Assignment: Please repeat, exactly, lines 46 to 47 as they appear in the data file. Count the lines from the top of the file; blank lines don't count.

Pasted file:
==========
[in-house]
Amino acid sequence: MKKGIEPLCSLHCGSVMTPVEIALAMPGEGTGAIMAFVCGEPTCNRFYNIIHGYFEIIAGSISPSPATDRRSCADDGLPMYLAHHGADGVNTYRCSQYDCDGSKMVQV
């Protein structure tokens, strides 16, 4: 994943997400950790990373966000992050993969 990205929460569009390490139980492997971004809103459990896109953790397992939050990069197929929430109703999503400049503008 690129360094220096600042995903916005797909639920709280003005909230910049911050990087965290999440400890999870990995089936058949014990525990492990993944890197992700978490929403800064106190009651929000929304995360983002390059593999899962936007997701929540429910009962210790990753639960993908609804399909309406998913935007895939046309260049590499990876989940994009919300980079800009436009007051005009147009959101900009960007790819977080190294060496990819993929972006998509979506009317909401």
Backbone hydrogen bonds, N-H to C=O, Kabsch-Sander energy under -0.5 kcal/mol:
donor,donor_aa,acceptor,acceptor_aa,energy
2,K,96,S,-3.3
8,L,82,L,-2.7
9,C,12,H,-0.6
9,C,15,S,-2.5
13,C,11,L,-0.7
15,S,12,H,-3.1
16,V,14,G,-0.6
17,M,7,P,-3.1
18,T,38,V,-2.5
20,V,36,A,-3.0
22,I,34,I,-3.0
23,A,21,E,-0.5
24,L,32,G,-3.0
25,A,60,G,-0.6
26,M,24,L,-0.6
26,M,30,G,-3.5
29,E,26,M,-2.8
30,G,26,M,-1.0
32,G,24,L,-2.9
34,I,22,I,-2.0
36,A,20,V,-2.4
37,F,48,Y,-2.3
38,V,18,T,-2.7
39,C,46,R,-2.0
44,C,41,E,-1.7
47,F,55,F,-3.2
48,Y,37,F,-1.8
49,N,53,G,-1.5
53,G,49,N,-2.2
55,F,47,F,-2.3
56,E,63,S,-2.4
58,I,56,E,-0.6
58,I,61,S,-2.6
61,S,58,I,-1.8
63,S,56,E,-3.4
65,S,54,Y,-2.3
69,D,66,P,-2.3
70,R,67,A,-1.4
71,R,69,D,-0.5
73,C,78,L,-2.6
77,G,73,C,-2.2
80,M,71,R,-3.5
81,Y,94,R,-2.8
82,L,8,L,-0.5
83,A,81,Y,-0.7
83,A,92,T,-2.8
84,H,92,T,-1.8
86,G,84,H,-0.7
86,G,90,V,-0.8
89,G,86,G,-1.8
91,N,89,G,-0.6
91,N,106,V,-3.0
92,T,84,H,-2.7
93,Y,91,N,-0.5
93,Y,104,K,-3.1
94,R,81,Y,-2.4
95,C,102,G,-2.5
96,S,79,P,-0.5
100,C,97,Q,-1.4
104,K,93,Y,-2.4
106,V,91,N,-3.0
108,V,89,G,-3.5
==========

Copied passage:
77,G,73,C,-2.2
80,M,71,R,-3.5